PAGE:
Aerospace Explores Nanotube Applications for Space

Dr. Don Walker demonstrates how to use a piece of equipment that his team employs to work with nanotube technology. (Photo: Elisa Haber/The Aerospace Corporation)

The Aerospace Corporation is pioneering space applications for an exciting new technology that holds the potential to revolutionize several industries.

Carbon nanotubes, commonly referred to as CNT, are cylindrical carbon forms that are one of the strongest materials found on Earth. They also have exceptional electrical, mechanical, thermal, and optical properties that make them highly anticipated and valuable, said Dr. Don Walker, senior member of the technical staff, Energy Devices, Energy Technology.

“All CNTs are not alike,” he said. “They can be multi-walled or single-walled. They can be metals or semiconductors. They are stronger than steel and more thermally conductive than copper. They have all the great properties.”

“It is that magical; it’s a wonder material,” he added.

Aerospace is currently trying to resolve issues with nanotube technology that only occur in the harsh environment of space. (Photo: Elisa Haber/The Aerospace Corporation)

Aerospace is currently trying to resolve issues with nanotube technology that only occur in the harsh environment of space. (Photo: Elisa Haber/The Aerospace Corporation)

Currently, nanotubes are used in some clothing and as a composite material (mostly carbon fiber) to help strengthen marine paint, wind turbines, and sports gear, like skis, ice hockey sticks, surfboards, hunting arrows, bicycles and baseball bats. Nanotubes are expected to make an appearance within electrical circuits, electrical cables and wiring, actuators, within radar absorption equipment, telescopes, a broader expanse of textiles, the medical field, speakers and headphones, ultra capacitors, solar cells and hydrogen storage for future fuel use.

Aerospace’s interest in the technology centers around the potential for use as a coating for the solar panels that help protect and power space vehicles, Walker said.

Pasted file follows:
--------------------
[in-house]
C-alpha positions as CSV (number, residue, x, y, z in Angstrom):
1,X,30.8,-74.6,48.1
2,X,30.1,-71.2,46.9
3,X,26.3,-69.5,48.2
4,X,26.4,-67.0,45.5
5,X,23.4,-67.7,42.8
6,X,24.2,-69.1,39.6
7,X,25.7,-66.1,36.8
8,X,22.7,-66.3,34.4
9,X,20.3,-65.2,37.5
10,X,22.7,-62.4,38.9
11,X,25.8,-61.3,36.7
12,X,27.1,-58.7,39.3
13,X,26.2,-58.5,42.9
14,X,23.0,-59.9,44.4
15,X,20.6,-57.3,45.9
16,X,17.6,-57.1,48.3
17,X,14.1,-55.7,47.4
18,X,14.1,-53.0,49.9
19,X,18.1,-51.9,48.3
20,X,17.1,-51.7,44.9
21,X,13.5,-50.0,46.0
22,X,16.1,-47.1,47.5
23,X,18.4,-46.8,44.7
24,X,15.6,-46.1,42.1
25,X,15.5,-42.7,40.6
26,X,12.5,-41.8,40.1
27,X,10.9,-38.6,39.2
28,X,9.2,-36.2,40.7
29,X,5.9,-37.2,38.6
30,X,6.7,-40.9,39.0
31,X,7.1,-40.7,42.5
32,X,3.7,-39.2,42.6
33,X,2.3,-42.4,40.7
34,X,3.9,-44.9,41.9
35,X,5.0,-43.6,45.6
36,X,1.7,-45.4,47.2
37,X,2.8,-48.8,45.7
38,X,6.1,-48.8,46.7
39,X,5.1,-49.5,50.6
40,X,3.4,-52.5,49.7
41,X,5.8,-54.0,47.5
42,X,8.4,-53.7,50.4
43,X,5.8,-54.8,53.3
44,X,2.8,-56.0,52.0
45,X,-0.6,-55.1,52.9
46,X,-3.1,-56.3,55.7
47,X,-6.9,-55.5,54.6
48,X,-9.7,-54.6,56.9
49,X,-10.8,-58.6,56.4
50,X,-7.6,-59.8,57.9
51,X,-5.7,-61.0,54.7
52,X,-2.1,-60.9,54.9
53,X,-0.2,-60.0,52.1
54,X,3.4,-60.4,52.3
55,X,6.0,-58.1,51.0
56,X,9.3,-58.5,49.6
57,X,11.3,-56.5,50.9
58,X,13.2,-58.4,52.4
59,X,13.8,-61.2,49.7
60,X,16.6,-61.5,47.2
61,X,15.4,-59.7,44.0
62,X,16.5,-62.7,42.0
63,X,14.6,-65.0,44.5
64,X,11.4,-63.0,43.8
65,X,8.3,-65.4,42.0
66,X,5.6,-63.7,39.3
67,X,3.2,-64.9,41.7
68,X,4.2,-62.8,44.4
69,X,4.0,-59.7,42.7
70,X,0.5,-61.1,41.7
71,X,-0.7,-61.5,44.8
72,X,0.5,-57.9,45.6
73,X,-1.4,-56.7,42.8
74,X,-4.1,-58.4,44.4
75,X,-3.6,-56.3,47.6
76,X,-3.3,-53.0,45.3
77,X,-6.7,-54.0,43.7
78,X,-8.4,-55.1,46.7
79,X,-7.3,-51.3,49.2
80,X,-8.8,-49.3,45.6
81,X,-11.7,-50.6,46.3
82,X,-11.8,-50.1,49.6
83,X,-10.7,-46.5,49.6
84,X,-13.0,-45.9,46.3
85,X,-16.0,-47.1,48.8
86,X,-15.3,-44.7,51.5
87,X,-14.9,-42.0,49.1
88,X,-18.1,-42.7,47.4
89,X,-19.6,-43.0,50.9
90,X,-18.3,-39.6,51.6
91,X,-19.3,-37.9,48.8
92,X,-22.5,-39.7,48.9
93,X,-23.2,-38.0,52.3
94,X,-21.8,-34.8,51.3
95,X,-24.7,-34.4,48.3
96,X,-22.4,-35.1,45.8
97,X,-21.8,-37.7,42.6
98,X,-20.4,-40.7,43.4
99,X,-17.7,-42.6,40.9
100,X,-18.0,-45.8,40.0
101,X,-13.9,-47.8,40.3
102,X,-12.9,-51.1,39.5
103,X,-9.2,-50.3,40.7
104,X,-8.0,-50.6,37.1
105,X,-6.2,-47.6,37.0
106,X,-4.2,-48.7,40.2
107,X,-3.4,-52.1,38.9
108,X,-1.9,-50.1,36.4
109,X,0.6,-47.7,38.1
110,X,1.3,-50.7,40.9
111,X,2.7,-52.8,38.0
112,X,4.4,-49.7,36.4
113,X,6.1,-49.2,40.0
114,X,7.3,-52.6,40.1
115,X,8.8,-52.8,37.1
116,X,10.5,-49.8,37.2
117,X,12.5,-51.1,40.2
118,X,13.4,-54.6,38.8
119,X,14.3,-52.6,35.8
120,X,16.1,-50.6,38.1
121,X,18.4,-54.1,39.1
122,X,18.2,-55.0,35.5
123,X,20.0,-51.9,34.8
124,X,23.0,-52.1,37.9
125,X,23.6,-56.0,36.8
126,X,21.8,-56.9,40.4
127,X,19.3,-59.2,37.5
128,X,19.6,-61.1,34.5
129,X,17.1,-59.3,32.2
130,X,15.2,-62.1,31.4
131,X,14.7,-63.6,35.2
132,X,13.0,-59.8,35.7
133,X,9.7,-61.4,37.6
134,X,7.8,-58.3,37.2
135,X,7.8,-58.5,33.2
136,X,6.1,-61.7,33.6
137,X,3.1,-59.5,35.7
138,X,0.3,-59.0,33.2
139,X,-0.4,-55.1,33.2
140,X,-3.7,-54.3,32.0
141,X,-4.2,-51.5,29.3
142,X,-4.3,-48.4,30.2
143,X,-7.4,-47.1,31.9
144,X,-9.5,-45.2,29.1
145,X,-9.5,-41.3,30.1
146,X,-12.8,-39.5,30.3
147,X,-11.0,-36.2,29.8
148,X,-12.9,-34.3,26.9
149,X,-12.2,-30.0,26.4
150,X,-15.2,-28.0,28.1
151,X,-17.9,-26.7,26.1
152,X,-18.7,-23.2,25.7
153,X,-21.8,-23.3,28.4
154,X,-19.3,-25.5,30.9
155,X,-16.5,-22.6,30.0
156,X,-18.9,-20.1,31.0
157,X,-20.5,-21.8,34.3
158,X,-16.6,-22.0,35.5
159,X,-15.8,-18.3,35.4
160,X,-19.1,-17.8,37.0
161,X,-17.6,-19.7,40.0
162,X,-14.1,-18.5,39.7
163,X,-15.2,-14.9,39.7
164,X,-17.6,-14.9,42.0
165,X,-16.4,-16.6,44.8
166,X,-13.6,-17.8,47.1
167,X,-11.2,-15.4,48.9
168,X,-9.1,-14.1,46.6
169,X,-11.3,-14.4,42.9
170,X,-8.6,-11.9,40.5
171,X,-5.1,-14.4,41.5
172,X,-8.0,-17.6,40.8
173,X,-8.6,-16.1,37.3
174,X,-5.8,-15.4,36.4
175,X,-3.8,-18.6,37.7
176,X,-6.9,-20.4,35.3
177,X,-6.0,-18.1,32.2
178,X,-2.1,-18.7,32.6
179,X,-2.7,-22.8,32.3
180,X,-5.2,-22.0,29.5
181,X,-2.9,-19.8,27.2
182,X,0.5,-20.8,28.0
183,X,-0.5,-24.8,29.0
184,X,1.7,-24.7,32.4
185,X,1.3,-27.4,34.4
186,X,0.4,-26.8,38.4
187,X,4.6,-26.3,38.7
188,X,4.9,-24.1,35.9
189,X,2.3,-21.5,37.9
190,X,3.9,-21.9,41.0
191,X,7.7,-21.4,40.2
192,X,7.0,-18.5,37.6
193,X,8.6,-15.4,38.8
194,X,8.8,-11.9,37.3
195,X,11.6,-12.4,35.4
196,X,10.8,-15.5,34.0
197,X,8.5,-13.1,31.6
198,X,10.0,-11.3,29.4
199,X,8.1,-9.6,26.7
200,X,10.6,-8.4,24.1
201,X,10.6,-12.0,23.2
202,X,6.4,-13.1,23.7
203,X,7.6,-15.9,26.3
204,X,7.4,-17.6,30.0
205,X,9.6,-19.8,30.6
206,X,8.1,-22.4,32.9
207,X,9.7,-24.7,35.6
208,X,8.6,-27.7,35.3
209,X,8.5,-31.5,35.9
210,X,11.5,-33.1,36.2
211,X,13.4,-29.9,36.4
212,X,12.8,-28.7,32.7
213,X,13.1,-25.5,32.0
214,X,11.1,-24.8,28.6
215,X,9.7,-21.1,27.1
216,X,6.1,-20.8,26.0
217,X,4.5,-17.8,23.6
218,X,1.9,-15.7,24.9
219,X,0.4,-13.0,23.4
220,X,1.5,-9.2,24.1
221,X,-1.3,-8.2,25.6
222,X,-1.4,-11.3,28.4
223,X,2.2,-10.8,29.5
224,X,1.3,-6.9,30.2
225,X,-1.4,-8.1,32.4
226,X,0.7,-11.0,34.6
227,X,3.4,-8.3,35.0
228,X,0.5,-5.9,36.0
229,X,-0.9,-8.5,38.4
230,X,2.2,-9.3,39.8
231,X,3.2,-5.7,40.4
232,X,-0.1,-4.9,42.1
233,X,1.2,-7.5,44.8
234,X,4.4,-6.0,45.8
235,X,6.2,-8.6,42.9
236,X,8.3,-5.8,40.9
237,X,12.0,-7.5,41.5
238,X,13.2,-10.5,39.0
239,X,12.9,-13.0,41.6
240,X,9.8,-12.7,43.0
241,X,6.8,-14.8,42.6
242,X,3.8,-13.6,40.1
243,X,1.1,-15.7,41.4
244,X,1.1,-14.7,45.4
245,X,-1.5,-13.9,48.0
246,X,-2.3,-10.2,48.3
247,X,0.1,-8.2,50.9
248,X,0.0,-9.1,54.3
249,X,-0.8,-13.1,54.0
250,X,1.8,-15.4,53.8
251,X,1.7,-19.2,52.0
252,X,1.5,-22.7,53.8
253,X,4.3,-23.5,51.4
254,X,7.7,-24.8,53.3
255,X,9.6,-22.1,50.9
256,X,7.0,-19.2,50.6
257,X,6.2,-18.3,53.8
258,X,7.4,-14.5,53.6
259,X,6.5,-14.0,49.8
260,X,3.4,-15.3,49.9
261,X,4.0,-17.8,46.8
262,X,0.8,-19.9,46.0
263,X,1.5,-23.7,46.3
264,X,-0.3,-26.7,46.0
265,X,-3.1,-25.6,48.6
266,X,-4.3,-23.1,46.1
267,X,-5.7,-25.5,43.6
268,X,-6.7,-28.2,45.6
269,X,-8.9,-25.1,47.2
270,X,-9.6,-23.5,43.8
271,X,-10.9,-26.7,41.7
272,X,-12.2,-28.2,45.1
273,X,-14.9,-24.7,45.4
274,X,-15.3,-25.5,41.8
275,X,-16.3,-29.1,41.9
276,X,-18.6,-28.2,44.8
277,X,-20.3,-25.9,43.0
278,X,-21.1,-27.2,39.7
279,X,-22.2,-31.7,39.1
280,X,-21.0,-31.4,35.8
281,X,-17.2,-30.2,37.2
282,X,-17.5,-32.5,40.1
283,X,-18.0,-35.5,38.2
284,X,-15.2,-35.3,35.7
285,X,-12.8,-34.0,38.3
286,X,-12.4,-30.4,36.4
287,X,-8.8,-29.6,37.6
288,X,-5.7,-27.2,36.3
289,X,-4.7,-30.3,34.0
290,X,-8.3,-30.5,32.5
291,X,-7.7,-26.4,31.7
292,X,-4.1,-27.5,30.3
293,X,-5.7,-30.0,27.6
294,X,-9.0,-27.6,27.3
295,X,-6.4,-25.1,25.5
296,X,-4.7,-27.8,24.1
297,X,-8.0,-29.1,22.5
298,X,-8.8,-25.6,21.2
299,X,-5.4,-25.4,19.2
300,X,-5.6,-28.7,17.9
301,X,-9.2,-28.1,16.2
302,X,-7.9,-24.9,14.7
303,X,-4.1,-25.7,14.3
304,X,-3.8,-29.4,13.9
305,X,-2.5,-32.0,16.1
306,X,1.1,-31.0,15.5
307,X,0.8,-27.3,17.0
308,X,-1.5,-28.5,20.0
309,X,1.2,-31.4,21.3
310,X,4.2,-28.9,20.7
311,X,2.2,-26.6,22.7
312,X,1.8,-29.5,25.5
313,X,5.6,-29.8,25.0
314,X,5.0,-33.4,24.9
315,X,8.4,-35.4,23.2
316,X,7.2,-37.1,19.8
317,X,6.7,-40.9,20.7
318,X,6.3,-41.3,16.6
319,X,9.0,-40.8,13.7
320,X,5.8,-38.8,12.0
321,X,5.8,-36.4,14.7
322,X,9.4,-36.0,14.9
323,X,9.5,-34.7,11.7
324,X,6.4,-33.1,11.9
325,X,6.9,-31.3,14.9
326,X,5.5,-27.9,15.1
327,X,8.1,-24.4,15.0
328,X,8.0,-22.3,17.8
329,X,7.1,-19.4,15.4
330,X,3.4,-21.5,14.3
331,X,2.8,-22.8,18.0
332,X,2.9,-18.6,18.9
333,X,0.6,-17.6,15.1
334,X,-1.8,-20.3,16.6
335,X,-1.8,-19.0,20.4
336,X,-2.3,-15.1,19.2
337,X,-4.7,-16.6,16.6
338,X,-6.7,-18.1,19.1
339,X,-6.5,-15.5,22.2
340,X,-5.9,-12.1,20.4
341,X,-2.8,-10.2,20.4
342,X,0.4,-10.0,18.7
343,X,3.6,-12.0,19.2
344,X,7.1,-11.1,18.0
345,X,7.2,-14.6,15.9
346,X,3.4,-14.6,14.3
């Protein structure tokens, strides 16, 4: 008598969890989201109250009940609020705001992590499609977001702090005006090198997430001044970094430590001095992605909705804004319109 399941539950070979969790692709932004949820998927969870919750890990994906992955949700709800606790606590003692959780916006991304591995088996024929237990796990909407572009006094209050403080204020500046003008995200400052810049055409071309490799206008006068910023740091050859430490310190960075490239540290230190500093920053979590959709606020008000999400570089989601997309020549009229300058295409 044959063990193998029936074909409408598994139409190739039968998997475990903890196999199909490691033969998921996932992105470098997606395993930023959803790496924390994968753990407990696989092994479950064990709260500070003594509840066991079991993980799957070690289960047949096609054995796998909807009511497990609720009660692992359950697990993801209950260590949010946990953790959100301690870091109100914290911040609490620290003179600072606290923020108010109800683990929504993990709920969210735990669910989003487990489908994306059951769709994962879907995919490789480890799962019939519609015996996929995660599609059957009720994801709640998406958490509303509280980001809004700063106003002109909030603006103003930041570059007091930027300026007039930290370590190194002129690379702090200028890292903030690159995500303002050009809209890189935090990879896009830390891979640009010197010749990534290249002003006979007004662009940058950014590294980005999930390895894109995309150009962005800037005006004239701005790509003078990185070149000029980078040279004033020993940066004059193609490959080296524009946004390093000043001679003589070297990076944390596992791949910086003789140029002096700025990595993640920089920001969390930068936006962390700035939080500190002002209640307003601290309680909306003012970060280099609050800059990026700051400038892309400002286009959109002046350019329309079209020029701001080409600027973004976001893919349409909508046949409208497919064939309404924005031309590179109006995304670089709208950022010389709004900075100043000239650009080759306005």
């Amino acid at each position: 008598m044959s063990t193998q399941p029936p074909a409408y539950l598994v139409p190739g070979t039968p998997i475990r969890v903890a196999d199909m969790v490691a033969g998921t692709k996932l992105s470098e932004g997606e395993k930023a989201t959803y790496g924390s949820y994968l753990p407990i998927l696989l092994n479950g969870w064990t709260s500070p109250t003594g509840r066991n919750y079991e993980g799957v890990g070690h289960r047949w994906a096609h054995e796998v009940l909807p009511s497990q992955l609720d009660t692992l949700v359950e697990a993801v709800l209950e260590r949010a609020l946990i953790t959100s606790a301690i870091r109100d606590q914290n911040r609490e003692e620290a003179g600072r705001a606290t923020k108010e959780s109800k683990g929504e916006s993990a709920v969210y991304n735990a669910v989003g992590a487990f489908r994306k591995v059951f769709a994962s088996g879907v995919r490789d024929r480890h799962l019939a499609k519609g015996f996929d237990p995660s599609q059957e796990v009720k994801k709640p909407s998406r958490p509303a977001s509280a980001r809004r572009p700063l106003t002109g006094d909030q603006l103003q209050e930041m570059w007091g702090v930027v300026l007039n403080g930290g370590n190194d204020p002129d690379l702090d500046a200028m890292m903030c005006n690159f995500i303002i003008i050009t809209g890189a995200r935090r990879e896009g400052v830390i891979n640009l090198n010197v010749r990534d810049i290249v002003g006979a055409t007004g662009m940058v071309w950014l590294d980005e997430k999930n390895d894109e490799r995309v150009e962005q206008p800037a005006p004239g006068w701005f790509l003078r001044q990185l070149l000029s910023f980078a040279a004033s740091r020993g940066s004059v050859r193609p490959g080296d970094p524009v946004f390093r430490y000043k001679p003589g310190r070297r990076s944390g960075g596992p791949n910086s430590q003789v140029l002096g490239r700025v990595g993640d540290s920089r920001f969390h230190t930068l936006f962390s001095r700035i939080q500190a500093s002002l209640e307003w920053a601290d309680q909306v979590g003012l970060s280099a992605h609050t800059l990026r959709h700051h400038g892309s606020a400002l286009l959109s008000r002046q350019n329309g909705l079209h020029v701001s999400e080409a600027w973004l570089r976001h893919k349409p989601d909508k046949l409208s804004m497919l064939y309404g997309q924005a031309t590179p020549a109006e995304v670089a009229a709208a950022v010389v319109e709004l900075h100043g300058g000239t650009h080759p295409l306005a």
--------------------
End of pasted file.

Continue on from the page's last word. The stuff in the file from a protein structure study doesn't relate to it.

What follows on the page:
“These are a big deal,” Walker said. “They are thin, conductive and flexible. Because it is so pervasive, we can use them in almost all spacecraft technology.”

The group’s goal is to find a way to use nanotube technology successfully as a stronger, lighter conductive coating for solar panels, allowing the panels to be thinner, lighter, stronger, and flexible, while still protecting the panels against electrical arcs that can render them inoperable. The coating that spacefaring solar panels currently use darkens with time and exposure to radiation, hindering the performance of the solar cells.

The Aerospace team exposed the nanotubes to radiation to test how much or how quickly they would darken when exposed to the sun’s radiation in space. Not only did they learn the nanotubes will not darken, but they also stumbled upon an unexpected problem.

The radiation forced the semiconducting CNT material to switch from being conductive to ten times more resistive. The semiconducting CNTs nanotubes will be one way on Earth, and become the opposite once in space.  The metallic CNTs remained roughly the same conductivity.

“These are extremely sensitive to the chemical environment,” Walker said. “Much of our own common knowledge is based on how these react in an oxygen-rich environment. What is true here on earth won’t be true in space. The requirements in space are different than here on Earth.”

The team is also working to mitigate two other issues, both of which resulted from attempts to use nanotubes in bulk.

The nanotubes’ recorded strength properties are from tests done on single tubes. Much of the strength is lost when the tubes touch, and there is a resistance to conductivity where they are joined.

“What we have to try to do here is discover how we can bridge from nano scale to bulk scale,” Walker said. “We need to understand the differences in behavior in space and figure out how to eliminate these problems.”

—Heather Golden